Whoever watched How I Met Your Mother is familiar with Barney Stinson’s ideas about women. One of his many theories is the cheerleader effect. Presumably, girls look more attractive in a group than individually. But is this true? Read and find out.
Everyone likes to look as good as possible, preferably without too much effort. Thus, humans come up with different ways to present themselves as physically attractive to others. Apart from wearing the latest fashion and reshaping your face with contour make-up, you could possibly use your friends to appear the best you can. But how?
The science behind the cheerleader effect
The cheerleader effect entails that people seem more attractive in a group than in isolation, and you do not even have to be a cheerleader! Walker and Vul (2013) studied this phenomenon among US university students and found robust evidence in favour of this idea. The principles that underlie this effect are as follows:
- our visual system computes an average face of the group,
- individual faces are biased to look like this group average,
- the ‘group average face’ is perceived as attractive,
- an individual is perceived as more attractive in a group, than alone.
So, firstly, whenever humans perceive a group of elements (like dots, squares, or faces), the visual system immediately computes an average representation of those elements. This could be the average dot, square, or face – whatever group of elements is presented (see picture on right). Although you may not notice this, it is one of the many automatic cognitive processes that happen in our brain. Secondly, individual elements are biased to look like the average that is computed. In other words, our cognition works in such a way that the individual elements seen in a group appear to be more similar to the average of the group than when seen alone. In this case, it means that the faces of individuals seem to look more like the average that was unconsciously produced. Thirdly, this ‘group-average-face’ seems physically attractive, mainly because unattractive factors are leveled out. For example, if one person in a group of four people has a pimple on their right cheek, and the other three do not, the combined face will not have a pimple and look more attractive. As a result of these different processes, the individual faces are perceived as more attractive in a group than they would have been if perceived individually. Our brain works in mysterious ways, right?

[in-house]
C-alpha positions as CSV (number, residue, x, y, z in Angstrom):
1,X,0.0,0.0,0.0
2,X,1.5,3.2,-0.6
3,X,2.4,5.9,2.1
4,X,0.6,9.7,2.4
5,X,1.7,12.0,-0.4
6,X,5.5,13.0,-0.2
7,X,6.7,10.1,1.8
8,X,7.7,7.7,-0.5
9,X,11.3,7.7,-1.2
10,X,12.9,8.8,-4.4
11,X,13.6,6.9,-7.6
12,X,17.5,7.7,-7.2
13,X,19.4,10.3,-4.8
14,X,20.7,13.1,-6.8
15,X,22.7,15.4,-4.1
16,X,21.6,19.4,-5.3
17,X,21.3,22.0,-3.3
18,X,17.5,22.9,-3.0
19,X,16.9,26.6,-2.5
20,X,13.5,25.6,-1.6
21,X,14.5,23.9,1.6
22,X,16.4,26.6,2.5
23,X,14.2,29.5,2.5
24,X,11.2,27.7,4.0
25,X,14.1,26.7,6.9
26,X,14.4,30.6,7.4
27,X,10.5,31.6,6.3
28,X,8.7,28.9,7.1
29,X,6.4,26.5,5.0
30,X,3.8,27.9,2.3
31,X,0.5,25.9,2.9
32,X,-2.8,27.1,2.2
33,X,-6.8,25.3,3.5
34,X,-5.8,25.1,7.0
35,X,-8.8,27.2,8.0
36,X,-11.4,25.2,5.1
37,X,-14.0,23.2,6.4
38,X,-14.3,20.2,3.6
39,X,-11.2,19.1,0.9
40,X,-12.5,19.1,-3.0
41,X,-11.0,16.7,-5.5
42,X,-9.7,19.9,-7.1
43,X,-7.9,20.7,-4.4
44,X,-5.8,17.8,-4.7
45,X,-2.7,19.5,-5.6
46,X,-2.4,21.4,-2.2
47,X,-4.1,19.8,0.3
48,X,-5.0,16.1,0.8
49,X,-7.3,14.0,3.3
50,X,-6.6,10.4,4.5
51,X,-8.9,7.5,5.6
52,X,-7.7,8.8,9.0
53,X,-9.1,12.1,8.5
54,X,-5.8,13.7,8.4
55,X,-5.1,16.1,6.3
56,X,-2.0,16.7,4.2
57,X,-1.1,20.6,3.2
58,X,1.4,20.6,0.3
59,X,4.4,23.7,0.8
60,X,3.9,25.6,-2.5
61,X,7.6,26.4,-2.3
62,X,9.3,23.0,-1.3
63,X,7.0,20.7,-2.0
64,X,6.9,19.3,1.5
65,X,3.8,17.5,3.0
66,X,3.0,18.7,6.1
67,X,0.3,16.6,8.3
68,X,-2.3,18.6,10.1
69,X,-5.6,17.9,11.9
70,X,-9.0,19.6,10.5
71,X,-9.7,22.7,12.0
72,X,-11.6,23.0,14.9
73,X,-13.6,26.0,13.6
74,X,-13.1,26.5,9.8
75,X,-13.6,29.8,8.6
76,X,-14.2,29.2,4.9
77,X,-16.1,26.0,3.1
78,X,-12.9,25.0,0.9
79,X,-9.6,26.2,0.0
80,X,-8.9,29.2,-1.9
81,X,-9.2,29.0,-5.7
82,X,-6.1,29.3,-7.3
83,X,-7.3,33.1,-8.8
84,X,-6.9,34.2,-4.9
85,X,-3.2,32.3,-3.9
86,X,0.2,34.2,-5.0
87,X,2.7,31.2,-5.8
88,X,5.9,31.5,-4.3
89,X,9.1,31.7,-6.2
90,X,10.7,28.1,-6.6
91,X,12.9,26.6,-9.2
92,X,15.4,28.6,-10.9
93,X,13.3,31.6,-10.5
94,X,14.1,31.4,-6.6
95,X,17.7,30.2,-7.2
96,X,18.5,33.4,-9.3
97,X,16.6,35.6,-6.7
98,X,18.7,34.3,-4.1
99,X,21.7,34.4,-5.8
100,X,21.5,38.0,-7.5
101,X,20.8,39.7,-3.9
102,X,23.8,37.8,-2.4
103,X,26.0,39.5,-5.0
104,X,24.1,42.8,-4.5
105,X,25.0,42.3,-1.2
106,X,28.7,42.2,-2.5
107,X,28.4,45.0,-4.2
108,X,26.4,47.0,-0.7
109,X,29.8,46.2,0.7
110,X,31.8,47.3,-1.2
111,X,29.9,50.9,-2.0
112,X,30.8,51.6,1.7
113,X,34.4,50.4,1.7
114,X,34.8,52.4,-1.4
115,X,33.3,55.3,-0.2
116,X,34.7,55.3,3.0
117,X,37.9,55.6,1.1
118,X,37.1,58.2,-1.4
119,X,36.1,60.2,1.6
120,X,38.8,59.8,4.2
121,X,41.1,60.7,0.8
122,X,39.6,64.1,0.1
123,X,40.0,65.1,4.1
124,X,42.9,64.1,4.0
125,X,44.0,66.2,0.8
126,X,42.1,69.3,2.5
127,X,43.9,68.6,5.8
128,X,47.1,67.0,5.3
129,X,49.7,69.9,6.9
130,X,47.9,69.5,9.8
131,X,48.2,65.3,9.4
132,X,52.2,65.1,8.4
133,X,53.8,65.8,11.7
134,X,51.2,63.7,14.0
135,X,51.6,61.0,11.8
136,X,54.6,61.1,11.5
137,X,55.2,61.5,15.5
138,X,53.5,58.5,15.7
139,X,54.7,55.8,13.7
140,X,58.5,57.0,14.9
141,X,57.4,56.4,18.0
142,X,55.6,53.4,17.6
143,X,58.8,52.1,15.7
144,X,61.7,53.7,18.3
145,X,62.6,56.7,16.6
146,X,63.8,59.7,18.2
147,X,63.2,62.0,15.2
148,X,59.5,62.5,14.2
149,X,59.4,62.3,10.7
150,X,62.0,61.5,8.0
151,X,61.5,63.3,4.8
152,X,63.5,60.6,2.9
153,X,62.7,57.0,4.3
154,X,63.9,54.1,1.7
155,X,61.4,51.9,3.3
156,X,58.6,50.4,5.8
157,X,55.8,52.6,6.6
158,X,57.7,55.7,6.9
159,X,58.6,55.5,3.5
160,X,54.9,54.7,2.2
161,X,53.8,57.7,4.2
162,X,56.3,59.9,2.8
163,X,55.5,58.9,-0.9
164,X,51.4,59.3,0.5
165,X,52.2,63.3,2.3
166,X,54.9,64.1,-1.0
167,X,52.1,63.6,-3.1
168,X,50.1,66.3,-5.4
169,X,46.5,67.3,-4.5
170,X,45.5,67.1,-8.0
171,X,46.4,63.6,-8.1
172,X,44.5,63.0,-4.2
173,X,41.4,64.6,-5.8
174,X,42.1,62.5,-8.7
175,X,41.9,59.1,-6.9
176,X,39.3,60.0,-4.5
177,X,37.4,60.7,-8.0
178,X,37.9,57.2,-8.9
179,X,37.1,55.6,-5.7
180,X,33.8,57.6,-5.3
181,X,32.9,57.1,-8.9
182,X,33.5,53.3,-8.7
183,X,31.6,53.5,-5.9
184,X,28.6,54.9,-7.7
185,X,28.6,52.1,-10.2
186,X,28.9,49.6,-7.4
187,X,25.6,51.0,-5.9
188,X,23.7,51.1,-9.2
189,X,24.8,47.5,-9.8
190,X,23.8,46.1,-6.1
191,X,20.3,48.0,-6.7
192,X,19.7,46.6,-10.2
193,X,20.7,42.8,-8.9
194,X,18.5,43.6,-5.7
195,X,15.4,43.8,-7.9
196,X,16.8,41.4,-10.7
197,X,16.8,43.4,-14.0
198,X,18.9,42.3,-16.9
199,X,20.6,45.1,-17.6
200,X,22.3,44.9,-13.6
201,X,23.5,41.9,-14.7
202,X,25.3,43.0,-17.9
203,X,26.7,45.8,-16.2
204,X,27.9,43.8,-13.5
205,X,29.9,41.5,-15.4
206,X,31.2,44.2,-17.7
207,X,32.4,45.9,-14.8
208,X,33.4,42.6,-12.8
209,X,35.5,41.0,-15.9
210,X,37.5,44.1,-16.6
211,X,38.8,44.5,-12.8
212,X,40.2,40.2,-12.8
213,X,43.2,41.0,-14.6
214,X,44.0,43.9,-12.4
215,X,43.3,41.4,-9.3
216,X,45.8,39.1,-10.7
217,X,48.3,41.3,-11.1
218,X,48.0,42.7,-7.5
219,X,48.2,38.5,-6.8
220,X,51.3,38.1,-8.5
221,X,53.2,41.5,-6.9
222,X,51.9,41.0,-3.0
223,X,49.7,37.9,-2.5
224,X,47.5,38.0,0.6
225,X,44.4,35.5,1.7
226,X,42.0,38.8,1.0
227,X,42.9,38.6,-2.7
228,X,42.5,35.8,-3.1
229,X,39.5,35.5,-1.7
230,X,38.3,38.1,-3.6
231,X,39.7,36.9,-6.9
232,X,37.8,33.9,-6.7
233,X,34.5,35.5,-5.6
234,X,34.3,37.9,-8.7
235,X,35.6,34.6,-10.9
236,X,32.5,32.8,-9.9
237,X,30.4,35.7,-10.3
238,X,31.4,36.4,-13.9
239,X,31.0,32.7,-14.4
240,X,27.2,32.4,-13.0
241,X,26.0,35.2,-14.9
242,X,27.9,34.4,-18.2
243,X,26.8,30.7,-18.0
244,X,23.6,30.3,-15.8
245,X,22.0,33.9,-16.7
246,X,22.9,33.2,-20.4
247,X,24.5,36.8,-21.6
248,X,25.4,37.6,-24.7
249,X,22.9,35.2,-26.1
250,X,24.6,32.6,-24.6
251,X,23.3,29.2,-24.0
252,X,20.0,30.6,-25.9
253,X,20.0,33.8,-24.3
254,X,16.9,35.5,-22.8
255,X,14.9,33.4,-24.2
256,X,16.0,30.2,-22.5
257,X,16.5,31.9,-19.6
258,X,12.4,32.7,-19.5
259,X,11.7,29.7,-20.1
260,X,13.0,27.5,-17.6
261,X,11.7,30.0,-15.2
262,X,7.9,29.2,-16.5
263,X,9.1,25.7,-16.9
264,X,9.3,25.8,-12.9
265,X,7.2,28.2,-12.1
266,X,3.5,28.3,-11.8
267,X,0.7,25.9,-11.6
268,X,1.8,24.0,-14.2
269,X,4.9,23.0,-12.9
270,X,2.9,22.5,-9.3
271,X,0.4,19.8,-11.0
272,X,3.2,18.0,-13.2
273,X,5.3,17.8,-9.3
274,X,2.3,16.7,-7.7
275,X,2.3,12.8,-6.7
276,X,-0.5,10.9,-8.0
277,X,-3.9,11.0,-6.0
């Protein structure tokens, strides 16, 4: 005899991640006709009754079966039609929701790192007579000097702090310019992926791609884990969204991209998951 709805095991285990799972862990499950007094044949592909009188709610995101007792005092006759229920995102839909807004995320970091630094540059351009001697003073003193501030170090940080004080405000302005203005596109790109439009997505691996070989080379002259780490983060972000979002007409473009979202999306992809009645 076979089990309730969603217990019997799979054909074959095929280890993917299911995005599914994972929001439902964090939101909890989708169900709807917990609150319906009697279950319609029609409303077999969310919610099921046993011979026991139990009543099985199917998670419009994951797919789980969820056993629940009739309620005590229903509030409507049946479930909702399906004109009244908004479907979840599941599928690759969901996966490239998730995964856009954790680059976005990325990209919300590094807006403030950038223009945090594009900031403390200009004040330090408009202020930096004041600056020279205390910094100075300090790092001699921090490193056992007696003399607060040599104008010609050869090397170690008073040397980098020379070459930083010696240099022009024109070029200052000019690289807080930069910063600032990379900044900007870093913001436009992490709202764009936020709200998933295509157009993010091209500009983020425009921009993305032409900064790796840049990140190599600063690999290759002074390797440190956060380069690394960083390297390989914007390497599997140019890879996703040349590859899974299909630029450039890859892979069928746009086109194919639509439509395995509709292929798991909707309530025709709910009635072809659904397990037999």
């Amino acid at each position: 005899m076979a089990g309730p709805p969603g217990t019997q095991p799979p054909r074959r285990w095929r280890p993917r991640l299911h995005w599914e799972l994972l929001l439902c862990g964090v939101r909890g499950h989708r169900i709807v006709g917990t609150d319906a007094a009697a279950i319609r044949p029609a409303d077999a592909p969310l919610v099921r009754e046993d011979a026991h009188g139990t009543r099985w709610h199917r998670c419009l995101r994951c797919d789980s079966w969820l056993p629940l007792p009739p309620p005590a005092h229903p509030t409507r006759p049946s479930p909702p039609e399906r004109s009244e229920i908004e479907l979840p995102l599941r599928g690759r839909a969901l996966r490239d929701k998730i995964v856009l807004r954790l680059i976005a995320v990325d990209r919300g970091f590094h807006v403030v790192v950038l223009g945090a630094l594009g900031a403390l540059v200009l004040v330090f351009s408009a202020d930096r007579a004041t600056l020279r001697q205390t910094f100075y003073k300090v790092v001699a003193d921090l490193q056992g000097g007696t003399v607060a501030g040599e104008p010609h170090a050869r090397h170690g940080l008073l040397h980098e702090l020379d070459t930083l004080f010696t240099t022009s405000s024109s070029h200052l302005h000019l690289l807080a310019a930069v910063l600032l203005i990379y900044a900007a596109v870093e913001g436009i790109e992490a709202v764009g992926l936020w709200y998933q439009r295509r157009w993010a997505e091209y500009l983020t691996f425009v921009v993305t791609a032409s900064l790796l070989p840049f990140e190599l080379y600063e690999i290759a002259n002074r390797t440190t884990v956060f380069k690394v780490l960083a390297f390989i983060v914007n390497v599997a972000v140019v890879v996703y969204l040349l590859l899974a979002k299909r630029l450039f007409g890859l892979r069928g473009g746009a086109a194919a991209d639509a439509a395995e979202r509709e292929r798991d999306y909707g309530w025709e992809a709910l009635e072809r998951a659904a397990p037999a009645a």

How you can benefit
Even more surprisingly, this effect already works in groups of four people. Which means that you do not need many friends to step up your game! In fact, group size does not seem to have an effect, and neither does your position in the group (i.e. more in the middle or on the side). Also, the effect works for men and women, so everyone can benefit!
What you can do with this information, you wonder? Use it to your advantage: bring friends to a date, post pictures of yourself in a group, and sit with others when your new boss enters the room. If you want to optimally make use of the cheerleader effect, try to find group members whose facial features complement your unattractive idiosyncrasies. However, when you are tired of being surrounded by others, use this blog as an excuse to watch How I Met Your Mother. Who knows what else Barney Stinson might teach us…